Although it is most common in adults over 55, glaucoma can also develop in children. This type of glaucoma can be referred to either as childhood glaucoma or as pediatric glaucoma, and it can develop at different ages in early childhood. While most forms of glaucoma do not have a known cause, childhood glaucoma is suspected to be caused by incorrect development of the eye drainage system before birth, which leads to increased pressure within the eye. Since glaucoma has no known cure, the key to halting childhood glaucoma is early diagnosis and treatment. This World Glaucoma Week, learn about childhood glaucoma signs, symptoms, types, and treatment.
What Is Glaucoma?
Glaucoma is a group of eye diseases that cause damage to the optic nerve, often through increased pressure within the eye. Untreated glaucoma can lead to permanent vision loss. There are several types of glaucoma and different categorizations. Glaucoma can be split into two main groups:
- Primary glaucoma is an isolated, spontaneous development in the anterior chamber of the eye. It is also called open-angle glaucoma, as it is caused by the slow clogging of the drainage canals when there is a wide, open angle between the iris and the cornea. This is typically the most common type of glaucoma in both children and adults.
- Secondary glaucoma is associated with specific conditions or known causes, such as eye trauma, Axenfeld-Rieger Syndrome, aniridia, Sturge-Weber Syndrome, neurofibromatosis, chronic steroid use, or previous eye surgery. While people with any of these pre-existing conditions may not develop glaucoma, it does put them at higher risk.
While glaucoma typically develops in older adults, it can develop in children and can be classified based on the age of onset:
- Congenital glaucoma is present at birth
- Infantile glaucoma develops between 1 and 24 months
- Juvenile glaucoma begins after age 3
Signs And Symptoms
While glaucoma that develops later in life and juvenile glaucoma do not present symptoms until after damage to the optic nerve has begun, there are sometimes signs of congenital or infantile glaucoma. These can include:
- Unusually large eyes
- Excessive tearing
- Cloudy eyes
- Light sensitivity
- Optic nerve cupping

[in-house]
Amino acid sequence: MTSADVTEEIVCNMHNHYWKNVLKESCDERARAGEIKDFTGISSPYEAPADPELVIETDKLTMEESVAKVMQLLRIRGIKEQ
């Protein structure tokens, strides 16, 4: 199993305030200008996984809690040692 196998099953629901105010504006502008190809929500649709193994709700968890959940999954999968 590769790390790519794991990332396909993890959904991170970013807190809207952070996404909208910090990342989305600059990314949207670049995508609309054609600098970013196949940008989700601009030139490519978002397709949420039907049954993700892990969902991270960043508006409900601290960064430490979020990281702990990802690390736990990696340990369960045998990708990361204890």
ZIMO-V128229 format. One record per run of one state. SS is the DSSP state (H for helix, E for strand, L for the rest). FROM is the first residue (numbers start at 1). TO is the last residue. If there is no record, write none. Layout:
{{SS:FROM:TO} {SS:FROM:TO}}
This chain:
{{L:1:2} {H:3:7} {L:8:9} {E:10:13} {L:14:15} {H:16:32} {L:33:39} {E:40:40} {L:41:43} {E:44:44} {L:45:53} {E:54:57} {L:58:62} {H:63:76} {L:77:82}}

- Family history
While the damage done by glaucoma cannot be reversed, there are treatments available to slow or halt the progression of glaucoma to save the remaining eyesight. Surgeries and medications (both oral medications and eye drops) can be used to reduce the intraocular pressure (IOP) of the eye and save the optic nerve from further damage. Despite these treatments, childhood glaucoma can still cause vision impairment. Early testing and continuous monitoring through children’s eye exams are necessary to minimize the damage caused by pediatric glaucoma.
Book A Children’s Eye Exam At My Optometrist In Calgary Or Three Hills
While childhood glaucoma is rare, if it is not caught early it can cause severe visual impairment for a lifetime. Taking your child for a children’s eye exam with an experienced pediatric optometrist is crucial for the early detection and treatment of glaucoma and other childhood eye conditions. At My Optometrist in Calgary, our pediatric optometrists are available for glaucoma screenings and expert eye exams for both you and your little one. To receive glaucoma screening, book an eye exam at one of our three locations, either at Health First in SE Calgary, Sunridge in NE Calgary, or Three Hills, AB. You can also call us or fill out the online contact form.
Q: Is it common to develop glaucoma in childhood?
A: No, it is not. While it is possible and glaucoma screenings are necessary during children’s eye exams, childhood glaucoma only occurs in about every 1 in 10,000 births for those who do not have other eye conditions or have undergone eye surgery.
Q: When should my child go to the optometrist?
A: You should take your child for their first children’s eye exam when they are 6 months old. Another children’s eye exam is recommended again at 3 years old, and another at 5 years old. After that, it should be an annual routine. Once a person reaches young adulthood, at approximately 19 years of age, it may be advised to transition to bi-annual exams or as recommended by your optometrist.
Q: How do optometrists test for glaucoma?
A: Typically, optometrists use 5 different tests to determine glaucoma in adults:
Since various stages of childhood glaucoma develop before the child can effectively communicate, pediatric optometrists will rely on tests such as optical coherence tomography (OCT) scans so that they can observe within the eye instead of using tests that involve patient responses.